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Ranvir Sahota9,844 Points
Near set to 0.03
I understand that near is when camera view begins and far is when it ends. I looked into the unity documentation to find out why near is set 0.03 and I found this: clipping planes also determine how depth buffer precision is distributed over the scene. In general, to get better precision you should move the Near plane as far as possible. I more or less can't undetsand this becuase I don't know what depth buffering is and I did look into what it was but MSDN used technical terms I have yet to understand and other explanations I looked at didn't seem to explain it all too well. So can someone explain to me what depth buffer is and how setting near as close as possible improves the prescision?
Alan MattanóCourses Plus Student 12,188 Points
What can happen is that far objects can confuse the other in which is draw from far to the front. And when you rotate the camera, the game object superposition can flicker in the distance.
Ther rendering path Is a complex topic, but the game engine rendering is different from a traditional infinite ray from the camera rendering. The real-time rendering put in an order one by one triangle meshes from far to near.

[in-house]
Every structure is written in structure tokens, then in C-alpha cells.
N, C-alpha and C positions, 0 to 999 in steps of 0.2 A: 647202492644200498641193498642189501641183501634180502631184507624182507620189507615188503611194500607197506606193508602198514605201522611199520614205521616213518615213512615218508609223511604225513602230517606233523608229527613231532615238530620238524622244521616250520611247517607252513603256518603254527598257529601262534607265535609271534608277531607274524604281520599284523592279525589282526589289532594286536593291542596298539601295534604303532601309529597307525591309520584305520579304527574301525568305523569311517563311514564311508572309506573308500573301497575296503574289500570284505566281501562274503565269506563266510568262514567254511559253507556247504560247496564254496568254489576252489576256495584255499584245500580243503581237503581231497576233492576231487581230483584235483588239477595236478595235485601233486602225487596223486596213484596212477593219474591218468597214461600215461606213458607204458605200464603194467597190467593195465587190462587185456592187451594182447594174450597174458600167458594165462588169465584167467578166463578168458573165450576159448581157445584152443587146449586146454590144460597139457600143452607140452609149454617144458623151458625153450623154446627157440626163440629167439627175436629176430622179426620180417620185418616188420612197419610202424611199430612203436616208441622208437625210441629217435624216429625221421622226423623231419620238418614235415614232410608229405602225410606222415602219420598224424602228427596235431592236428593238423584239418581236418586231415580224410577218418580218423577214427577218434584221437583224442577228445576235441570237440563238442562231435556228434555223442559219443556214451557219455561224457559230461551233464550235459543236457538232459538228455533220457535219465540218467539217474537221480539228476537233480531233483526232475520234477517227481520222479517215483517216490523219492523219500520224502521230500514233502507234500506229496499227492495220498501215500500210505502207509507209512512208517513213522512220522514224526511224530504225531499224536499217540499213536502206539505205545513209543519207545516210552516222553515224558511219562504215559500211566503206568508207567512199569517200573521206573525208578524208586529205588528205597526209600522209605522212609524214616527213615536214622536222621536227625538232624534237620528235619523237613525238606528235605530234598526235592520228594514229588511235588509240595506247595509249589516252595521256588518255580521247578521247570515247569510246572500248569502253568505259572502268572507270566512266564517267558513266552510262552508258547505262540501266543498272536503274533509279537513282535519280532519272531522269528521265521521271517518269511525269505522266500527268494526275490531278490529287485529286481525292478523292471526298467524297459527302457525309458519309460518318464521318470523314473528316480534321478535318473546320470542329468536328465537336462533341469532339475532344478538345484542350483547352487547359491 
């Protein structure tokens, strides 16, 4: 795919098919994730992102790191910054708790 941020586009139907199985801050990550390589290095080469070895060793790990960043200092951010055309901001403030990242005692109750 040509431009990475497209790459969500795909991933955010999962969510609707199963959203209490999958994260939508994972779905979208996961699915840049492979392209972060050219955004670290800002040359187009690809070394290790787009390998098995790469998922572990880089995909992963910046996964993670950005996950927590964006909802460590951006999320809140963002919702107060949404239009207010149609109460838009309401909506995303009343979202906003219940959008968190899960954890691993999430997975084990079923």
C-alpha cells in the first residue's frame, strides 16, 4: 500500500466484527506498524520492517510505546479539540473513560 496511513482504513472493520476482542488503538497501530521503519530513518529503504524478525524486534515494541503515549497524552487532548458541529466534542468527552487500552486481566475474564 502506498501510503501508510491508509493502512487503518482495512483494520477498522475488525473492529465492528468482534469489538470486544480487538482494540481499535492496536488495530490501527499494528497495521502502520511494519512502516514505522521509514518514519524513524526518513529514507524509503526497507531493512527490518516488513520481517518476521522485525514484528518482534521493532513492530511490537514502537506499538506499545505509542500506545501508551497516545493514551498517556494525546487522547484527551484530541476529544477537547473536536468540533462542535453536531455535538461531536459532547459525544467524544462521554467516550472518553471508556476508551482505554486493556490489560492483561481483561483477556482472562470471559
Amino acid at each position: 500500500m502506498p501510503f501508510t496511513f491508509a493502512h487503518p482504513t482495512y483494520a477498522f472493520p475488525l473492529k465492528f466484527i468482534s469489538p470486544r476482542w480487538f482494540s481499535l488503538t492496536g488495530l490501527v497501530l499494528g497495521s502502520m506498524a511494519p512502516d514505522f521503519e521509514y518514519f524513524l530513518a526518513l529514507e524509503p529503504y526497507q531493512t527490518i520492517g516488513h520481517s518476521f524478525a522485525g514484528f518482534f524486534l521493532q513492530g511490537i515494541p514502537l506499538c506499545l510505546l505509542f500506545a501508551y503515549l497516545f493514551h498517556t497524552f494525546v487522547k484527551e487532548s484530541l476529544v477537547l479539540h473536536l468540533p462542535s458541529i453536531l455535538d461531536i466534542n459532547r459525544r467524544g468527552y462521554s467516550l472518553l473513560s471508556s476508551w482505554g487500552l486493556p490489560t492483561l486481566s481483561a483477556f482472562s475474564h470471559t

More distance to cover, more GPU expensive it will be. You can increase shadow quality and avoid artefacts problems by adding multiple cameras with different clipping planes for a PC development. You can make a fast rendering specific for mobile buy rendering only one camera with a very low distance between clipping planes (and adding, for example, simple fog). Is important to keep the near clipping plane as far as possible. I never notice a quality drop difference between wide (0.01>30.000u) or short (0.3>150u) clipping planes. For debugging artefact and differences you can look how a particular frame is build up by using the particular new Unity tool Frame Debugger:
Shadow distance has a much bigger quality impact and influence.